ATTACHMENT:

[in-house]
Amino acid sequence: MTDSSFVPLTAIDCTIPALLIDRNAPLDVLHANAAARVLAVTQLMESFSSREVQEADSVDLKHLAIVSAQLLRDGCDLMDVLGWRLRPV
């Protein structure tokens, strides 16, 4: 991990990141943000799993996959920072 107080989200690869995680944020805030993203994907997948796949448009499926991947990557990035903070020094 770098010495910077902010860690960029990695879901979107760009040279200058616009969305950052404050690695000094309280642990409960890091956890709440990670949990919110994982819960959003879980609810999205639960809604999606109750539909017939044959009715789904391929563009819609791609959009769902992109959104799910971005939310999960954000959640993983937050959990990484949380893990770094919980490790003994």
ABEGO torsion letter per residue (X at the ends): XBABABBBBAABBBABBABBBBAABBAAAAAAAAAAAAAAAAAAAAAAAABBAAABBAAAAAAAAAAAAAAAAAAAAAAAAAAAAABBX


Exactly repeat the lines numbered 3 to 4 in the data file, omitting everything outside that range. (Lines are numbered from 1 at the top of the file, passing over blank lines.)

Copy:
């Protein structure tokens, strides 16, 4: 991990990141943000799993996959920072 107080989200690869995680944020805030993203994907997948796949448009499926991947990557990035903070020094 770098010495910077902010860690960029990695879901979107760009040279200058616009969305950052404050690695000094309280642990409960890091956890709440990670949990919110994982819960959003879980609810999205639960809604999606109750539909017939044959009715789904391929563009819609791609959009769902992109959104799910971005939310999960954000959640993983937050959990990484949380893990770094919980490790003994």
ABEGO torsion letter per residue (X at the ends): XBABABBBBAABBBABBABBBBAABBAAAAAAAAAAAAAAAAAAAAAAAABBAAABBAAAAAAAAAAAAAAAAAAAAAAAAAAAAABBX